Bright Autoplast sees future in carbon fibre
India’s auto sector is yet to see regulations that will drive OEMs here to adopt lightweighting technologies aggressively as is the case in Europe.
India’s auto sector is yet to see regulations that will drive OEMs here to adopt lightweighting technologies aggressively as is the case in Europe. But rising fuel prices in the domestic market and stringent emission norms in many export markets may well be the trigger to compel them to reduce weight of their vehicles in order to increase fuel efficiency and also reduce the carbon footprint.
This is what perhaps makes Gagandeep Singh, CEO, Bright Autoplast, confident about strong growth in a lacklustre environment in the domestic market. “We are projecting 17 percent growth next year and next to next year, 20 percent,” says Singh, who sees a target as ‘normally sacrosanct’.
What gives a company, which saw a six percent drop in business in a tough 2013-14, such confidence? The answer is high-performance functional parts with higher value compared to the aesthetic parts that are its current strength with 85 percent of its product portfolio being in this space.
“Over the last two years, we have been working on how to grow more than the industry. We have done that for the past five years,” says Singh. After being acquired by Sintex, Bright Autoplast has grown from Rs 106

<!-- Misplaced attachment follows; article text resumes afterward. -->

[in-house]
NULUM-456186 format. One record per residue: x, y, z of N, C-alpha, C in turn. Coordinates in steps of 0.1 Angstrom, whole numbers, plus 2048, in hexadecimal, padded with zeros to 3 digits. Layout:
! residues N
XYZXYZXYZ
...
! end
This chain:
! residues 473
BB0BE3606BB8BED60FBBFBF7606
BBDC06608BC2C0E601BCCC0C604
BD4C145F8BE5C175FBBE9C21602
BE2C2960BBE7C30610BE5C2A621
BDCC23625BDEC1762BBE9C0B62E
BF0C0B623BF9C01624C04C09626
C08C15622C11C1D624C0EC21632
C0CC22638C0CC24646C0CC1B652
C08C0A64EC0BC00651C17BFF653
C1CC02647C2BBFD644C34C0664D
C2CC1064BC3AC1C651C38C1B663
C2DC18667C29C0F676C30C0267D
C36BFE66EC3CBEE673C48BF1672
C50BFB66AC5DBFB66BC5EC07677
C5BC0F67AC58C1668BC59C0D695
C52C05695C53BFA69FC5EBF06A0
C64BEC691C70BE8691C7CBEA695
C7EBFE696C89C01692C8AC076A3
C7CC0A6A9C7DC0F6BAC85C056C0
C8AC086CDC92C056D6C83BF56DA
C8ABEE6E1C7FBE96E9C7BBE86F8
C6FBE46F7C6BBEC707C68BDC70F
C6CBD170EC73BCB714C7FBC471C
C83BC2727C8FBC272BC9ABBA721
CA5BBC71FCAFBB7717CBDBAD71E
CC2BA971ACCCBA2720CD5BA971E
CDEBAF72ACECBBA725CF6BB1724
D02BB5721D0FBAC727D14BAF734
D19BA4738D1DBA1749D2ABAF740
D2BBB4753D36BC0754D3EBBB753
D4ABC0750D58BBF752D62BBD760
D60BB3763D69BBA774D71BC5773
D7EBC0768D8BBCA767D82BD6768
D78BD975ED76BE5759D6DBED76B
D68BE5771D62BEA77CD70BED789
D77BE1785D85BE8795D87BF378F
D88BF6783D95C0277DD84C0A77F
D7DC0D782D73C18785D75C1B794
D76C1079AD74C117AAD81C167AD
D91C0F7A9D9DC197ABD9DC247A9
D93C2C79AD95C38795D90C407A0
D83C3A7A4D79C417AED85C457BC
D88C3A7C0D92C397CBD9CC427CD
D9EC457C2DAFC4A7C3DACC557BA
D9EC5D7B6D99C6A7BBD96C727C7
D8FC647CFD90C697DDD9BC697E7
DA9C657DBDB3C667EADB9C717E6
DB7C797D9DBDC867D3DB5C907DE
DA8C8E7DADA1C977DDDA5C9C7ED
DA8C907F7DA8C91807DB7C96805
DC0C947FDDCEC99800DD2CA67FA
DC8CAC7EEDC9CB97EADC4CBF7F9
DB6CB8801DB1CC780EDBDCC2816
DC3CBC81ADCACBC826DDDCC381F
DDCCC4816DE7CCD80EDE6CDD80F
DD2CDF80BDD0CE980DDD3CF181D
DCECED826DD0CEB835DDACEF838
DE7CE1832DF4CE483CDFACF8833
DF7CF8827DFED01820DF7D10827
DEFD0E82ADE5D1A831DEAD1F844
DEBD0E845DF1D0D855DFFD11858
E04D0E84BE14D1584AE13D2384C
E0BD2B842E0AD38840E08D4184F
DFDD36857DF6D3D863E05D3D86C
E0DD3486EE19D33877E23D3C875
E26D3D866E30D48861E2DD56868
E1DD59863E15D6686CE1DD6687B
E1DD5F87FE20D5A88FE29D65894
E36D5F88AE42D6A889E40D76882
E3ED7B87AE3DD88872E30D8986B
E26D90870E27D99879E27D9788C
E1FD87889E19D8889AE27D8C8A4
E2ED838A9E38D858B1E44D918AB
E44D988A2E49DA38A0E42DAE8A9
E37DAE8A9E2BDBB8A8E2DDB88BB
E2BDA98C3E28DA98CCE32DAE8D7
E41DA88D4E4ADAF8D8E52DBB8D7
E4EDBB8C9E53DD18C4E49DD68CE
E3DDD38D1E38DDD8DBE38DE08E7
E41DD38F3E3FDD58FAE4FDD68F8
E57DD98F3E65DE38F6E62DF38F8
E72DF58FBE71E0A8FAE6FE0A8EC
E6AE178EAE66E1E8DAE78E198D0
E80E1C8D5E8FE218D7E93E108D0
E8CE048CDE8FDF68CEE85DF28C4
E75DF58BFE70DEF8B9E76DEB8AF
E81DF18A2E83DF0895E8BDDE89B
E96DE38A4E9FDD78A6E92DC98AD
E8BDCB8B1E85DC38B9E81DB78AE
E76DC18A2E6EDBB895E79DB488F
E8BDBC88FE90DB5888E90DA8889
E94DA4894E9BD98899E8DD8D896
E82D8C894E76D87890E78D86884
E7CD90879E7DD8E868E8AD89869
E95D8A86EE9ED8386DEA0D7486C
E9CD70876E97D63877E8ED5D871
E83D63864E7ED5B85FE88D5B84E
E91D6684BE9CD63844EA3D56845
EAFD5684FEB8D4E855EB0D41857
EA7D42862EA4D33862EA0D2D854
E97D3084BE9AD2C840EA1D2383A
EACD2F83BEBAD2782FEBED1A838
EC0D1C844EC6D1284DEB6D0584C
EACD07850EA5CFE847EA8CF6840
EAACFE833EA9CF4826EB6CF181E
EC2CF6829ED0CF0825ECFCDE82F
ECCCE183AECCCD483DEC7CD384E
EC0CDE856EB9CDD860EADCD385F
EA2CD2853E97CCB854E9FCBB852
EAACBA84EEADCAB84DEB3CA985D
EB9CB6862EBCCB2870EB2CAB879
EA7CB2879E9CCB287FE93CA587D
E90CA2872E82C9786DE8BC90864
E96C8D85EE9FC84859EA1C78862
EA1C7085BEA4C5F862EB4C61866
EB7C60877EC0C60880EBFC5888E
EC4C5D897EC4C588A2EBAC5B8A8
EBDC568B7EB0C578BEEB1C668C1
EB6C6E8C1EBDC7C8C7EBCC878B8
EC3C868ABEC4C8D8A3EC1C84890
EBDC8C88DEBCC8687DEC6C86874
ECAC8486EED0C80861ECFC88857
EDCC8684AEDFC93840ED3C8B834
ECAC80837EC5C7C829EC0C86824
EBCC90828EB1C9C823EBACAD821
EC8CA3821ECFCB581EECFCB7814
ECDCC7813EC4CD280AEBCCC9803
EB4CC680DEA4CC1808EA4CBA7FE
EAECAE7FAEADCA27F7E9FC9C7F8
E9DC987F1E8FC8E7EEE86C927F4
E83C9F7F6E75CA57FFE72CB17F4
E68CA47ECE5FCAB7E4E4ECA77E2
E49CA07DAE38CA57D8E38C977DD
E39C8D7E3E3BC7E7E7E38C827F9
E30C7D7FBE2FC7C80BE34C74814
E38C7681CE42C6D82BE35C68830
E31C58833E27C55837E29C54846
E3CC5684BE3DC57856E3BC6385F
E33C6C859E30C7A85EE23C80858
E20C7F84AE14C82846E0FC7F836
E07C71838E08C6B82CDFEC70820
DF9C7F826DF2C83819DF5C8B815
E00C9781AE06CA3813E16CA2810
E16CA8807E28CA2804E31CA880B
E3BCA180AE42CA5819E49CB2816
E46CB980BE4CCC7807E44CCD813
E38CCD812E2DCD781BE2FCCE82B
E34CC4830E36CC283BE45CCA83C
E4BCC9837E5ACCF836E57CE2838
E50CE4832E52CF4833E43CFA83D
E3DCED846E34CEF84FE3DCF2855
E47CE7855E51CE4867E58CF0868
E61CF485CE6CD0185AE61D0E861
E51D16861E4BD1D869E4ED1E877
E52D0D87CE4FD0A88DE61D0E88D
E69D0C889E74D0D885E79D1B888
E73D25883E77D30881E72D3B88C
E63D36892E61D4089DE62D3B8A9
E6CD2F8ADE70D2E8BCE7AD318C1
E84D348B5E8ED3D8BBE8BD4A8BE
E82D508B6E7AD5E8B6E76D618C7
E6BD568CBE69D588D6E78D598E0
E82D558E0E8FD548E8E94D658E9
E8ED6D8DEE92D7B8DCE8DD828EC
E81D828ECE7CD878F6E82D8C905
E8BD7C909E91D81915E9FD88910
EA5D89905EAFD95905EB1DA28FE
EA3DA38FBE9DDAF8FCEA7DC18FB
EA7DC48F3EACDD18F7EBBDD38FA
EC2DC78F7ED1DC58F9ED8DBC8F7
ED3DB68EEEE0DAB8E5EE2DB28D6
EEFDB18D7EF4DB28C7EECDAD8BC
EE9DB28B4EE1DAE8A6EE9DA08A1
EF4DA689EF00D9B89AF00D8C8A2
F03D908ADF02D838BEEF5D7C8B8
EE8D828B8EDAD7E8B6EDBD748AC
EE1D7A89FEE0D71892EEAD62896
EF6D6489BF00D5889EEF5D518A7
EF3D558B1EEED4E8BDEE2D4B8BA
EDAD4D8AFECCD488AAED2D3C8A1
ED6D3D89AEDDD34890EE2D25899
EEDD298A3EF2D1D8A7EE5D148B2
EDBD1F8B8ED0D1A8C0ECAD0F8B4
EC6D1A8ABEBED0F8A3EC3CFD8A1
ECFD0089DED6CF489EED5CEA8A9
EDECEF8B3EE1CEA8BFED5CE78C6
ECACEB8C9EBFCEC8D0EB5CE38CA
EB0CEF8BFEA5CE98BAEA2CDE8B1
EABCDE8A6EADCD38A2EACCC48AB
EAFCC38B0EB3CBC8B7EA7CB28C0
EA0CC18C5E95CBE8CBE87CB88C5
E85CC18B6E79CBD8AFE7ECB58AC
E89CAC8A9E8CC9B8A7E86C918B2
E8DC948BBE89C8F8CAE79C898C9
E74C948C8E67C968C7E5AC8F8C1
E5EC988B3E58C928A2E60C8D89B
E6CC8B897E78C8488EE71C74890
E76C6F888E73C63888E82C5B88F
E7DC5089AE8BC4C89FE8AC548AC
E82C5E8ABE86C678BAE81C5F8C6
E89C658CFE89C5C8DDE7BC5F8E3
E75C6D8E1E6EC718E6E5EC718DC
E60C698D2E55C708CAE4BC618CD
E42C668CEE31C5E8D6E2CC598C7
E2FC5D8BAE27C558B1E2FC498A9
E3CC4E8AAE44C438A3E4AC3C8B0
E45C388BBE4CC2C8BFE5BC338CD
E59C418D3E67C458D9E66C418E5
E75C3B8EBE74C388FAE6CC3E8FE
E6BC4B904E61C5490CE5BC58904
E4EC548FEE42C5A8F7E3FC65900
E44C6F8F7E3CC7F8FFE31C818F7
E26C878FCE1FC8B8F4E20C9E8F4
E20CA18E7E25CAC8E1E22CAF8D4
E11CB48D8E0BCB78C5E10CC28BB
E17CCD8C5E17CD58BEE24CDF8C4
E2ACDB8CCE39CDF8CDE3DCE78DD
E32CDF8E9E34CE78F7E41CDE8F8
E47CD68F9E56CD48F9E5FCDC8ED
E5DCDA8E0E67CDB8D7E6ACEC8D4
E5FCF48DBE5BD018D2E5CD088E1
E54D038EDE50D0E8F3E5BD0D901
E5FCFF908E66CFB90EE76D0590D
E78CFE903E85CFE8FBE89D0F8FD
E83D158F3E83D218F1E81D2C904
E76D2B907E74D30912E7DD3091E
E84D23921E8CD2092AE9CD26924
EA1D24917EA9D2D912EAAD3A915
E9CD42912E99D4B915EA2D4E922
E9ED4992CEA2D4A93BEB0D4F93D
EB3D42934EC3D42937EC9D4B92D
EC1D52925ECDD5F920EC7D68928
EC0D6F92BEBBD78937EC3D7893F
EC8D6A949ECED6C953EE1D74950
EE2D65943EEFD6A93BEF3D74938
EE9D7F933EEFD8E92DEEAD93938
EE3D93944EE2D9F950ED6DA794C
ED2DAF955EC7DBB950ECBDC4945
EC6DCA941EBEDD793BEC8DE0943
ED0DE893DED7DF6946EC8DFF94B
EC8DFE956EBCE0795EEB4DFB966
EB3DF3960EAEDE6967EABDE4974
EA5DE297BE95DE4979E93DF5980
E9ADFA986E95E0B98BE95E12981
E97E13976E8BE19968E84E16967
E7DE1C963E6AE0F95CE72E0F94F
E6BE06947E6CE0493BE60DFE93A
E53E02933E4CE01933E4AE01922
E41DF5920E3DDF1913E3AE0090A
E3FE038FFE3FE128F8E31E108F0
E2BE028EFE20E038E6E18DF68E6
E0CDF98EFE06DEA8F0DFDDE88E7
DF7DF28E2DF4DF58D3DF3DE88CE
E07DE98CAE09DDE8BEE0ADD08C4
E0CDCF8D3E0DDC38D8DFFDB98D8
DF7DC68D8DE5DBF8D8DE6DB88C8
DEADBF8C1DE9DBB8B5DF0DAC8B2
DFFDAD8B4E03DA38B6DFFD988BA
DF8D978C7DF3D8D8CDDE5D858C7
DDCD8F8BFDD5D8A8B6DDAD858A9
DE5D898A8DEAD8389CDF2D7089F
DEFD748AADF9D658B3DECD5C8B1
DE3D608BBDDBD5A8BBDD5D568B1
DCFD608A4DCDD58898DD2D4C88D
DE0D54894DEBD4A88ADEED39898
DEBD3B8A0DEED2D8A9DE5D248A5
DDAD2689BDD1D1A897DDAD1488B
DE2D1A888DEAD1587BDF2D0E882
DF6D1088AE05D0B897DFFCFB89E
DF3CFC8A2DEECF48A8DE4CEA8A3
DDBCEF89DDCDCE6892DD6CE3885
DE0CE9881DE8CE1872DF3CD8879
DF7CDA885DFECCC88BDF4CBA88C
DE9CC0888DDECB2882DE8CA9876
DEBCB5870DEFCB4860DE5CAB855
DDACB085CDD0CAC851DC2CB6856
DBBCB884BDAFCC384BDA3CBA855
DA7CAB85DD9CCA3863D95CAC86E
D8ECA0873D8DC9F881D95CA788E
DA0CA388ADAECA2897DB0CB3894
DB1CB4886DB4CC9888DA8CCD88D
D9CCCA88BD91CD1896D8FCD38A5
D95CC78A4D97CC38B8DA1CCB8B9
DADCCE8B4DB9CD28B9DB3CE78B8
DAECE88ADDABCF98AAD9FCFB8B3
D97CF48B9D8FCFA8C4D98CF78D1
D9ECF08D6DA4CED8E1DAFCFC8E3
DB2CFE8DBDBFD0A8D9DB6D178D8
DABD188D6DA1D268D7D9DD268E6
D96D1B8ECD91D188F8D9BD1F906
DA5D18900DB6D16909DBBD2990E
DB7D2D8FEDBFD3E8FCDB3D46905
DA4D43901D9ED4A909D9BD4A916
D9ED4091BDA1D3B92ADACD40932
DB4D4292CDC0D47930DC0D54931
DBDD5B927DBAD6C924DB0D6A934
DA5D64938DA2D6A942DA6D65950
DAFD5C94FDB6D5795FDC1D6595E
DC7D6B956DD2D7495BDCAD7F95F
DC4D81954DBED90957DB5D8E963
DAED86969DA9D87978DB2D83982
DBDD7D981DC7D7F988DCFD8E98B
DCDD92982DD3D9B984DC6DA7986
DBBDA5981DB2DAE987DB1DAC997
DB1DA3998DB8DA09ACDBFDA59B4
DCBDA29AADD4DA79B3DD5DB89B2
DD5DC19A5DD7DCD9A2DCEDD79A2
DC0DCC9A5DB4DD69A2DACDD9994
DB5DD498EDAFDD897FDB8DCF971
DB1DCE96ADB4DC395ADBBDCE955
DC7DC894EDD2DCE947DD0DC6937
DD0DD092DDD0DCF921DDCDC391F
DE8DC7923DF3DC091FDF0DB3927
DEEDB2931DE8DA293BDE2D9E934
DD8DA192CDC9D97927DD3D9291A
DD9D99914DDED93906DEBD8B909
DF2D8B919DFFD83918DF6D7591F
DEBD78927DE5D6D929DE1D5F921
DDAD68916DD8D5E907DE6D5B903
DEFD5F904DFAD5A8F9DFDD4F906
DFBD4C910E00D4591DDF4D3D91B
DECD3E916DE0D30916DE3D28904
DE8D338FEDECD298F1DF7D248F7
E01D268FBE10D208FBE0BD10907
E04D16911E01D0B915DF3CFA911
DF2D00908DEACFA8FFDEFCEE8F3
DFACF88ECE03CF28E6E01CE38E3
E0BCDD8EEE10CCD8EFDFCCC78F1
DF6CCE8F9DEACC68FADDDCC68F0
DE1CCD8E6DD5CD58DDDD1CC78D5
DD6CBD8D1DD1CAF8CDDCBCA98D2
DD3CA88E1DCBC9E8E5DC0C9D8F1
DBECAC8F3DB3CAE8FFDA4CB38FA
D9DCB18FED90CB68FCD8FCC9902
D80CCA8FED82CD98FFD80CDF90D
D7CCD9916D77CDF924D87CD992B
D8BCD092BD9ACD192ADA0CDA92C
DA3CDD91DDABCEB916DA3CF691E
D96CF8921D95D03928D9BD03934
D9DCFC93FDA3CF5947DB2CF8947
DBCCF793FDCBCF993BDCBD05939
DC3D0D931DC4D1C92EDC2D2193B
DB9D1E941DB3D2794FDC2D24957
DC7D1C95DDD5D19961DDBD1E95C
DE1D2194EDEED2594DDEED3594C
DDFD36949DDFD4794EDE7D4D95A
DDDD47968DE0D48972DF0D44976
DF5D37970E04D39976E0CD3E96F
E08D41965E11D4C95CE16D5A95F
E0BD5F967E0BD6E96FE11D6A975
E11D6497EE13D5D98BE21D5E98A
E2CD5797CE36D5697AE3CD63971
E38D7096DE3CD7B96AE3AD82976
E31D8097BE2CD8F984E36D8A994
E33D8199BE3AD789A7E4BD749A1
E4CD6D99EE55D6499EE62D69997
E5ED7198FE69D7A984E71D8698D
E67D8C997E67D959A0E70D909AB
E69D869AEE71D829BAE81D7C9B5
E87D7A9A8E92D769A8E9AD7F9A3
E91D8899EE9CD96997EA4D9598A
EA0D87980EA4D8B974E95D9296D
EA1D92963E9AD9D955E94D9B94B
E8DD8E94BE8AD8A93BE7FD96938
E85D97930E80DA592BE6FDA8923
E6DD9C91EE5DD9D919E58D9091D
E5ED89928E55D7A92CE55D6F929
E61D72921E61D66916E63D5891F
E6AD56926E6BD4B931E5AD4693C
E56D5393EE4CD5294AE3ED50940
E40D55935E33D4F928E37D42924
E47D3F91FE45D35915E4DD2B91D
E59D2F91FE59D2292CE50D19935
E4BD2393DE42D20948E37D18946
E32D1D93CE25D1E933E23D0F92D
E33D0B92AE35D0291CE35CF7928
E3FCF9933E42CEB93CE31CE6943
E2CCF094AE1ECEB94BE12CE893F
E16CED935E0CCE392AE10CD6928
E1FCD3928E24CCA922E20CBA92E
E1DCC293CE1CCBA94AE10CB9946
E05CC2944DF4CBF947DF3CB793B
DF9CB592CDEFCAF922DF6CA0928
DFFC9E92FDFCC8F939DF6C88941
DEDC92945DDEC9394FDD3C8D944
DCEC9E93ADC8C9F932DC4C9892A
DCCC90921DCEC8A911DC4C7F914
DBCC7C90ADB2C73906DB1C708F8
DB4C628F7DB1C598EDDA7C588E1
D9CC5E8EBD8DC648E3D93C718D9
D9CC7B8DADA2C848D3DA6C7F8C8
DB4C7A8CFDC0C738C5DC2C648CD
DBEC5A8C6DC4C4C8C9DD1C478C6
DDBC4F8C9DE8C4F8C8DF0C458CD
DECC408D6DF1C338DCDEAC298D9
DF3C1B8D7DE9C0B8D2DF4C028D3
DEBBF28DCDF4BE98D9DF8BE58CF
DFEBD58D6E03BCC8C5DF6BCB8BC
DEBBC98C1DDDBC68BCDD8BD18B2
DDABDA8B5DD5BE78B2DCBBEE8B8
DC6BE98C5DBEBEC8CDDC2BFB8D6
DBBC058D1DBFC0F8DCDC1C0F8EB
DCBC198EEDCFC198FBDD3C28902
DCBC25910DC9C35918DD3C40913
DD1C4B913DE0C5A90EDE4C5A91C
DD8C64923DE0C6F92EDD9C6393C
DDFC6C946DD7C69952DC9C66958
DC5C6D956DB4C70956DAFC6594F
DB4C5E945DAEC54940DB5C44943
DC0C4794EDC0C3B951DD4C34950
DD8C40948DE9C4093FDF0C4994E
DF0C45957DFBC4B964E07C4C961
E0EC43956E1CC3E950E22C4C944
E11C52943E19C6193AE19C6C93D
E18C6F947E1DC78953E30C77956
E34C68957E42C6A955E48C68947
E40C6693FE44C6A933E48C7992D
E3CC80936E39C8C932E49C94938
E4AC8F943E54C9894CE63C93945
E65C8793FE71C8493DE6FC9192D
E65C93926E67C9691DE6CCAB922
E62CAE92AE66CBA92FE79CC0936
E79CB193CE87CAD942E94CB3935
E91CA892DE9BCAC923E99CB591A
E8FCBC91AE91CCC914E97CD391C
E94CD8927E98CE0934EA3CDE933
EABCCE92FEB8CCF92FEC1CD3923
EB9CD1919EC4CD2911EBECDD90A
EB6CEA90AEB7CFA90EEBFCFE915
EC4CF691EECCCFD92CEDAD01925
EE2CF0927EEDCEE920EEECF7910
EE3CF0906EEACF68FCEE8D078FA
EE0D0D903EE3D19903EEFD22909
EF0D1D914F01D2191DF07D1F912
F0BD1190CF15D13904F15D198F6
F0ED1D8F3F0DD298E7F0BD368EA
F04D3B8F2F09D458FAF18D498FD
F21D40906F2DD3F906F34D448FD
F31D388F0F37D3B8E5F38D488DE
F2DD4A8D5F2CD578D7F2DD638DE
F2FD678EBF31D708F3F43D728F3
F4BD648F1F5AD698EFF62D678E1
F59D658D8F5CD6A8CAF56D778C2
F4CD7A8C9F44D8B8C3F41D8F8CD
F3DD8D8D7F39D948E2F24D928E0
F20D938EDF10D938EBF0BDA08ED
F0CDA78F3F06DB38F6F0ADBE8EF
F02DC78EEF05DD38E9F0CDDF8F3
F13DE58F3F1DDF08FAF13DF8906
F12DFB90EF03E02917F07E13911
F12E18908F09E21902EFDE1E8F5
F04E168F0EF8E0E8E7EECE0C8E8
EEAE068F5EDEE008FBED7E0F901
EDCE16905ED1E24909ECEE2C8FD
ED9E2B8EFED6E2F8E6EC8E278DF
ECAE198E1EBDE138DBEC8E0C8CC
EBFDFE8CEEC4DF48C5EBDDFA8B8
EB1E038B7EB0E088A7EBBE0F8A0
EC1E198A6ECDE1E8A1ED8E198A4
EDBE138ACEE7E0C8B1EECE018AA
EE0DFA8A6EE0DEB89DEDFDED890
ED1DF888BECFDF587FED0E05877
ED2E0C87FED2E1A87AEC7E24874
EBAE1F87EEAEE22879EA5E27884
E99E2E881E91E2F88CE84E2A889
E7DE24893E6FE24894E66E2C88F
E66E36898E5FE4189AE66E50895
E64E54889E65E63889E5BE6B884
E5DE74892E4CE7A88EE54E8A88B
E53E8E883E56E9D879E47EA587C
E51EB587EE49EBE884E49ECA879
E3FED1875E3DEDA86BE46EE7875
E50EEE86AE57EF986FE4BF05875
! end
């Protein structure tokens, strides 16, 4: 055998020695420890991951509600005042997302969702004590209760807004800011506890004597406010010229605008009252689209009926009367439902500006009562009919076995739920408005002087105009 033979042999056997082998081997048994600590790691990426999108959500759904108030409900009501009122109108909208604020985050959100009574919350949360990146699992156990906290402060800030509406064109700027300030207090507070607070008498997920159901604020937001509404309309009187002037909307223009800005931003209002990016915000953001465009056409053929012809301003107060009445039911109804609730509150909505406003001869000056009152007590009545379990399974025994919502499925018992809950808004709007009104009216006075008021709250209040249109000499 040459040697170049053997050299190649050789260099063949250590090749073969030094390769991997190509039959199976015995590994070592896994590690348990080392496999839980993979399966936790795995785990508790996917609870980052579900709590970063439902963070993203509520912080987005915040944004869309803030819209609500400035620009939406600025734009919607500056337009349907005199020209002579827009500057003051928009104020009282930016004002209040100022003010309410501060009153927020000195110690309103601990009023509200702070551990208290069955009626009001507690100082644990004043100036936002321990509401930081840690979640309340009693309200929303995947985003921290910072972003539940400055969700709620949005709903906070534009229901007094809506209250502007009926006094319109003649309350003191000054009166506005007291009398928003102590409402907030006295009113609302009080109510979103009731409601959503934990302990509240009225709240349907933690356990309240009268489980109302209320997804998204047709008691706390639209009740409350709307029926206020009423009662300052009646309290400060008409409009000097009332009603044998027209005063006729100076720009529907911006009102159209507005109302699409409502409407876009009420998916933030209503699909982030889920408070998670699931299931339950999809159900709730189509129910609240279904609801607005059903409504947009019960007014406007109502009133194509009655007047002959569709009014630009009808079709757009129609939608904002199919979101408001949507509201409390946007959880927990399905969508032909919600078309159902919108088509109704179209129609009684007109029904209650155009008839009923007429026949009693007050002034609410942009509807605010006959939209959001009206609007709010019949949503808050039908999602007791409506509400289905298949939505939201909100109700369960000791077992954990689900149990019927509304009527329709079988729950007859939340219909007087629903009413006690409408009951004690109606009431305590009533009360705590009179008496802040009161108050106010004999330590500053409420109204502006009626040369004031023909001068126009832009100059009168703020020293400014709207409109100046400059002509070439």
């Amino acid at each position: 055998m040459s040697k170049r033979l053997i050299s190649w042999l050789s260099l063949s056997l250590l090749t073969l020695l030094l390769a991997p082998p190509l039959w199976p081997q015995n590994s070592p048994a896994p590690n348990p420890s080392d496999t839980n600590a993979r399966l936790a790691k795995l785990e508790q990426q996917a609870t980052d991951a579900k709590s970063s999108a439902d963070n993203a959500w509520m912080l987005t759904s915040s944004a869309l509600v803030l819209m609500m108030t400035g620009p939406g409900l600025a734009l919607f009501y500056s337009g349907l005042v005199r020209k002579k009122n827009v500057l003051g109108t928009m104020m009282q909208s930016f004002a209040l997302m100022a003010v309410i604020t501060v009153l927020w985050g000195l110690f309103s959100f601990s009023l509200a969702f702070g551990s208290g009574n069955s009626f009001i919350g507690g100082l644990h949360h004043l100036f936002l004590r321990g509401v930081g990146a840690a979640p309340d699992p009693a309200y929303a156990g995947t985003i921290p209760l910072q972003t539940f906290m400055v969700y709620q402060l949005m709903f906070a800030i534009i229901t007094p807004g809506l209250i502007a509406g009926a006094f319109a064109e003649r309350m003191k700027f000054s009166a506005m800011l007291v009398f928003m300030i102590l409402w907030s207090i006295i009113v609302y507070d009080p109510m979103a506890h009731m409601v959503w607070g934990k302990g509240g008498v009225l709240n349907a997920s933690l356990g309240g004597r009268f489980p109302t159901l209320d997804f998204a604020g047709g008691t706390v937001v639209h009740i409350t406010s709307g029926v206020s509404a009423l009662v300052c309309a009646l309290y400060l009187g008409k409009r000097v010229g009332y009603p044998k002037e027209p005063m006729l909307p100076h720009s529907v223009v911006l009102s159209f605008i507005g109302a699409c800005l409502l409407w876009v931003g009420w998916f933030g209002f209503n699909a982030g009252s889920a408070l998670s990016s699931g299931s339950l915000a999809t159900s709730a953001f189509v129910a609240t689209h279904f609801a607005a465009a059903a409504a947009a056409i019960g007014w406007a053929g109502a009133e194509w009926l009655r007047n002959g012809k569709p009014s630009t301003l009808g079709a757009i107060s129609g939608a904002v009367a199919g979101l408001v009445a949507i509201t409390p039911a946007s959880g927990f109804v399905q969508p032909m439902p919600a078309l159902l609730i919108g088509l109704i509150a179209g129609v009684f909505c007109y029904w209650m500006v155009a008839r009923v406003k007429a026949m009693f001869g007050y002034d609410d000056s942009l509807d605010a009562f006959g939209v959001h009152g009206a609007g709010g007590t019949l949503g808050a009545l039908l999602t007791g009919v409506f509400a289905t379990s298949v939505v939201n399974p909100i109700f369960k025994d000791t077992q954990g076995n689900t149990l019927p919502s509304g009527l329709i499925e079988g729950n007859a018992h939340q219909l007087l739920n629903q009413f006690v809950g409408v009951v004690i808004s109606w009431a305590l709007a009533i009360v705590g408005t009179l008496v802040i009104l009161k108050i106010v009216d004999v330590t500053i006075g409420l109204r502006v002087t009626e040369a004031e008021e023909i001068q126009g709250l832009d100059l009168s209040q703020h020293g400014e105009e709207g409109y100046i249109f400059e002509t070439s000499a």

crore in FY’07 to Rs 367 crore in FY’13.
Some of the new high-performance functional parts that will help Bright Autoplast grow its business, and vehicles drop weight are fuel tanks, degassing tanks, hydraulic reservoir tanks, all made of plastic. The plastic fuel tank, for example, can be up to 26 percent lighter than one made from steel.
Bright Autoplast is focusing on supplying the tanks to diesel vehicles as the monolayer tank can be used only to store diesel. A petrol tank needs a multi-layer technology that Bright Autoplast currently doesn’t offer. With the commercial vehicle sector looking to enhance fuel efficiency, this is another area that offers scope for Bright.
To tap this, it has plans to offer range of plastic diesel tanks ranging from 90 litres to 415 litres. A typical plastic diesel tank for a truck can cost around Rs 9,000, which qualifies as a ‘high value product’ in the plastic components business, and can be 5 to 10 percent cheaper than its steel version. Such products for CVs will also help the supplier reduce its dependence on the passenger vehicle segment (around 90 percent of revenues come from the passenger vehicle segment). Some other products are plastic oil sumps which can be 31 percent lighter and engine intake manifolds that can cut weight by nearly 30 percent. The intake manifold can also be cheaper by up to 20 percent, in addition to being lighter than metal. A first-of-its-kind plastic side under-run protection device, which is mandatory for trucks now, is also being tested. This component can be cheaper by up to 25 percent over the steel version.
TECH RAMP UP